AMA: Docs Debate Managed Care, E-Health, Death Penalty
The nation's largest group of physicians met Sunday at the AMA's annual conference to debate issues such as managed care and Internet medicine, the AP/Ft. Worth Star-Telegram reports. Missouri delegates led the charge against HMOs, asking the AMA to help states organize class-action lawsuits against insurers who deny or delay payment of legitimate claims. According to C.C. Swarens of the Missouri State Medical Association, "if insurers are going to put up roadblocks at every occasion, instead of trying to work with the medical community," then lawsuits may serve as the "best recourse." Susan Pisano of the American Association of Health Plans called the plan "misguided," saying, "There are many other and better avenues for problem solving that don't involve sending things to the courts." Several managed care proposals stand before the association's 550-member policymaking House of Delegates, asking the AMA to:
- back legislation that would prevent HMOs from offering doctors financial incentives to limit care and grant patients access to any physician in a health plan;
- develop legislation banning "all-products clauses" that force doctors to accept patients from all health plans offered by an insurer, rather than allowing them to select the least restrictive;
- launch a campaign urging Congress to amend antitrust laws and allow doctors to collectively bargain with HMOs.
Joining the e-Health Rage
Delegates also debated a "growing challenge" the AMA faces as a provider of medical information during the rapid proliferation of competing health news Internet sites. Dr. E. Radcliffe Anderson, the AMA's executive vice president, announced that the association will redirect proceeds from the $20 million sale of its former headquarters in Chicago into e-commerce. Delegates also urged the AMA to develop a rating system for medical information online and devise methods for protecting patient privacy in cyberspace. Lawrence Gostin, the health, law and ethics editor of the Journal of the American Medical Association, notes that while these issues "may not currently be the most important thing to doctors," they will emerge as top priorities in the next five years (Tanner, 6/10).
AMA conference participants will also debate the death penalty. The American Association of Public Health Physicians today asked the AMA to back a national moratorium on capital punishment, pending debate on controversial issues such as the availability of DNA evidence, the AP/St. Paul Pioneer Press reports. "The principle of 'Do No Harm' is clearly violated when defendants are executed for crimes they did not commit," the AAPHP resolution states. An AMA committee will debate the proposal today and could refer it to the House of Delegates later this week. The resolution refers to a moratorium imposed by Illinois Gov. George Ryan (R) in January, citing 13 death row inmates who were cleared and released since Illinois reinstated the death penalty in 1977. "The possibility exists that in several states innocent individuals may be executed because medical technology will not be made available in time to prevent their death," the AAPHP resolution adds. The AAPHP also urged the AMA to recommend the executions ban to the National Governor's Association until questions about DNA evidence and other legal concerns are resolved (Tanner, 6/12).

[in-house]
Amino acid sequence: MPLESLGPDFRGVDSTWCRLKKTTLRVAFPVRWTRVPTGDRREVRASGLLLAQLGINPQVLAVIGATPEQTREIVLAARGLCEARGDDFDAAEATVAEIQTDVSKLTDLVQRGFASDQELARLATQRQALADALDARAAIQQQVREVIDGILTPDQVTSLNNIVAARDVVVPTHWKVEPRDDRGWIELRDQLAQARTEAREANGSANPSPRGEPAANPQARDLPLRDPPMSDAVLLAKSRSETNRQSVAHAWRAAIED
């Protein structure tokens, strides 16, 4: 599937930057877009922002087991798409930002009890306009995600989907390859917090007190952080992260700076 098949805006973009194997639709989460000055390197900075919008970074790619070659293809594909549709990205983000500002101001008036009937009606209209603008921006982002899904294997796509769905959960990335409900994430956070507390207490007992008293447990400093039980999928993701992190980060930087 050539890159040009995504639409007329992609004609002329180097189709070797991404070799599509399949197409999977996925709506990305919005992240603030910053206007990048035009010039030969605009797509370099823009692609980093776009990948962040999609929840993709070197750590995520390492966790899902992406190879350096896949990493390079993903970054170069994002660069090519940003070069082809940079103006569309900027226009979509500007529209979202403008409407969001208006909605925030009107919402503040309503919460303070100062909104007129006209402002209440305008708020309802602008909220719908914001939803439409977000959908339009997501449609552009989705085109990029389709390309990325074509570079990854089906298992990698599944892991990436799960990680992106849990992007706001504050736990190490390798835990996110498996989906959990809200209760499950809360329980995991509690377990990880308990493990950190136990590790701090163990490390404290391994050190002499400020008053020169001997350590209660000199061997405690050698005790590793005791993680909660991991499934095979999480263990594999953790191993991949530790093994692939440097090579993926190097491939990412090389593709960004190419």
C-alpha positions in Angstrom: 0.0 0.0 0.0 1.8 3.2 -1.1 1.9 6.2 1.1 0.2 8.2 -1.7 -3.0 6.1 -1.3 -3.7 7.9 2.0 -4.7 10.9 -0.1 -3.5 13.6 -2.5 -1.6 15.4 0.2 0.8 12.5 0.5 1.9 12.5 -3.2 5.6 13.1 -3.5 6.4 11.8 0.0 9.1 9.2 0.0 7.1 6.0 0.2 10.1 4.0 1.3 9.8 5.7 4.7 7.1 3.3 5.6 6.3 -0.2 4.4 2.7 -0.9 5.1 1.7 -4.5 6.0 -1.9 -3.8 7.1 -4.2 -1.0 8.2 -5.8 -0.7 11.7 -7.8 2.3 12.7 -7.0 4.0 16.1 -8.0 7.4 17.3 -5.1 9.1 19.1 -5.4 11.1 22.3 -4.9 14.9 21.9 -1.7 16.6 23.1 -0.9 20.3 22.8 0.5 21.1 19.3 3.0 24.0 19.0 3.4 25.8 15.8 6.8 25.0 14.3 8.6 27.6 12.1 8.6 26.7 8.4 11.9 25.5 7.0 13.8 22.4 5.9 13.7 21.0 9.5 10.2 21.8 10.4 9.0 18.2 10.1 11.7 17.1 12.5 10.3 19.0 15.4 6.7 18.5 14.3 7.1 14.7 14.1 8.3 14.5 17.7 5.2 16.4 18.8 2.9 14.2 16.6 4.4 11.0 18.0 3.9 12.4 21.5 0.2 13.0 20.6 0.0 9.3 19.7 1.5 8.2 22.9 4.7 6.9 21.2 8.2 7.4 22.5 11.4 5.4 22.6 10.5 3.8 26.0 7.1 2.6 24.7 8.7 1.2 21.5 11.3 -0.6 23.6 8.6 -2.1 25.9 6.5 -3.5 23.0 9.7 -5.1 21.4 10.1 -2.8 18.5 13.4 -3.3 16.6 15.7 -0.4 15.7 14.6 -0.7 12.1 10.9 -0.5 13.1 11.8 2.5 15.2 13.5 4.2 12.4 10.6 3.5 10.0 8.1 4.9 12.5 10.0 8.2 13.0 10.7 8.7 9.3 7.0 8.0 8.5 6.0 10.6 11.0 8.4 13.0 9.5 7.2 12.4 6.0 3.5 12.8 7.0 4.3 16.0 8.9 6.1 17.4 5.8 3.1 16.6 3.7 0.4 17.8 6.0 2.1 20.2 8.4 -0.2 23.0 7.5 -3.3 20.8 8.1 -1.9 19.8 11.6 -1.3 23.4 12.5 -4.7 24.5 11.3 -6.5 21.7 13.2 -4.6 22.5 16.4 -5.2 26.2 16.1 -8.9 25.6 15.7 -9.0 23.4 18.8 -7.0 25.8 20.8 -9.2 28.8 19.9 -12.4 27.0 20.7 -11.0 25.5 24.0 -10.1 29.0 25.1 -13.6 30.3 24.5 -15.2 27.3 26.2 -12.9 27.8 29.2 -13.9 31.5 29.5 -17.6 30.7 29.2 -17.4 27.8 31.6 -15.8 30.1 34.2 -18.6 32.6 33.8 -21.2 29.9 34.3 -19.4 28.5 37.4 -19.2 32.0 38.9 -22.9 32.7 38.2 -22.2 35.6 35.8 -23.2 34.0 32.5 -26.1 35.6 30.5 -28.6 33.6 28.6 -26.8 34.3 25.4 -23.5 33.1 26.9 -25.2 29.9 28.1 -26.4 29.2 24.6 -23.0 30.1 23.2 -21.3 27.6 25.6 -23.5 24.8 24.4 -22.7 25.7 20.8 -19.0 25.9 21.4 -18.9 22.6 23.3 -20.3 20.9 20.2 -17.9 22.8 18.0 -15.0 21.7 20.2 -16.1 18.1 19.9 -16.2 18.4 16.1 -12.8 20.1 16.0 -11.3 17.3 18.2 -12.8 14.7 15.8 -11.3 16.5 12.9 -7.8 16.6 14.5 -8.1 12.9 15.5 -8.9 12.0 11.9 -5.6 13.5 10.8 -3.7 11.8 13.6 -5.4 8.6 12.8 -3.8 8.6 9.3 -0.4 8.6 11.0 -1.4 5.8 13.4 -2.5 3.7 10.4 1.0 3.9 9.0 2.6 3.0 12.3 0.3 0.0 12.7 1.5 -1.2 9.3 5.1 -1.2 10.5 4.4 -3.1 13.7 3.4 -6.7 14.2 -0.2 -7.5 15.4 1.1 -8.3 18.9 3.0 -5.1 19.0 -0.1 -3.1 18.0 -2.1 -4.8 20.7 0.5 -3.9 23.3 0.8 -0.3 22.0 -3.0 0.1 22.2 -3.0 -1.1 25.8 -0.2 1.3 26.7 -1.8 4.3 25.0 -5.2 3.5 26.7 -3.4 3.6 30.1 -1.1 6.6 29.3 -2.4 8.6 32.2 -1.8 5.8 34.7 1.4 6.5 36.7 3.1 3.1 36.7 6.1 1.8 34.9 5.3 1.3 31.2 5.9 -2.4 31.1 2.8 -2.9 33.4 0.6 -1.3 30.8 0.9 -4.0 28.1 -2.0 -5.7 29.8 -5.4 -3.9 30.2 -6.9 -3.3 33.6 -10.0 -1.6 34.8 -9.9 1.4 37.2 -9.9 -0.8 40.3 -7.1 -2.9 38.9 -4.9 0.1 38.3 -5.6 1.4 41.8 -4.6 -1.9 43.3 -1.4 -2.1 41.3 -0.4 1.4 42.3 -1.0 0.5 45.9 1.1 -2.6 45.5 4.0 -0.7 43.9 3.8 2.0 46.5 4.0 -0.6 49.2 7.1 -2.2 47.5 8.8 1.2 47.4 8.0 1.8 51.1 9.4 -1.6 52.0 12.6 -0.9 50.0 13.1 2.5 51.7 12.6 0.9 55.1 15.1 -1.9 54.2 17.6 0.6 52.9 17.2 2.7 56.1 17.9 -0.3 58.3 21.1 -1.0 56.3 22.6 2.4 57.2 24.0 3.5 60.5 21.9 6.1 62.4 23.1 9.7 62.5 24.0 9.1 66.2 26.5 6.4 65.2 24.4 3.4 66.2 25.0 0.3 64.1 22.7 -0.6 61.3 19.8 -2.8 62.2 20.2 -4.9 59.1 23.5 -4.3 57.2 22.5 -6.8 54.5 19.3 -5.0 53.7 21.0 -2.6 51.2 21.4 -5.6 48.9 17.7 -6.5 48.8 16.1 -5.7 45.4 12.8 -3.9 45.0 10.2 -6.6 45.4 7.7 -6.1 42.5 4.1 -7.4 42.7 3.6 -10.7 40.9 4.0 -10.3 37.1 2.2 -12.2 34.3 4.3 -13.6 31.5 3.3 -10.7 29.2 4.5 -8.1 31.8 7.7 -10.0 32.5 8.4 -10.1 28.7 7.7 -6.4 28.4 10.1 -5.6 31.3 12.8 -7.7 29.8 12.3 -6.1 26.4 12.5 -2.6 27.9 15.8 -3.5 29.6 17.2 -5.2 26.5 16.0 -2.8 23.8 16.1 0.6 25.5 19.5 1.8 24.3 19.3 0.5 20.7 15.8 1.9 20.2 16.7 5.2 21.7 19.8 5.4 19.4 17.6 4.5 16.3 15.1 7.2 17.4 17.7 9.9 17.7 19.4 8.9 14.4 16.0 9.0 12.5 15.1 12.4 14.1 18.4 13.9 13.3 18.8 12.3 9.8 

Is There Anybody Out There?
While managed care issues, e-health and a proposed capital punishment ban topped the list of doctors' concerns, AMA leaders also face a more pressing plight -- anemic membership and ailing finances. Leaders fear that the AMA could "lose the clout it needs to address physicians' and patients' worries." A recent letter sent to delegates states, "Membership must be a prime consideration in everything the AMA does." While the AMA gained 3,000 new members last year, about two-thirds of the nation's 800,000 doctors, residents and medical students have not joined. Meanwhile, membership revenue dropped by $4.8 million in 1999, contributing to a $9.2 million budget shortfall (AP/Ft. Worth Star-Telegram, 6/10).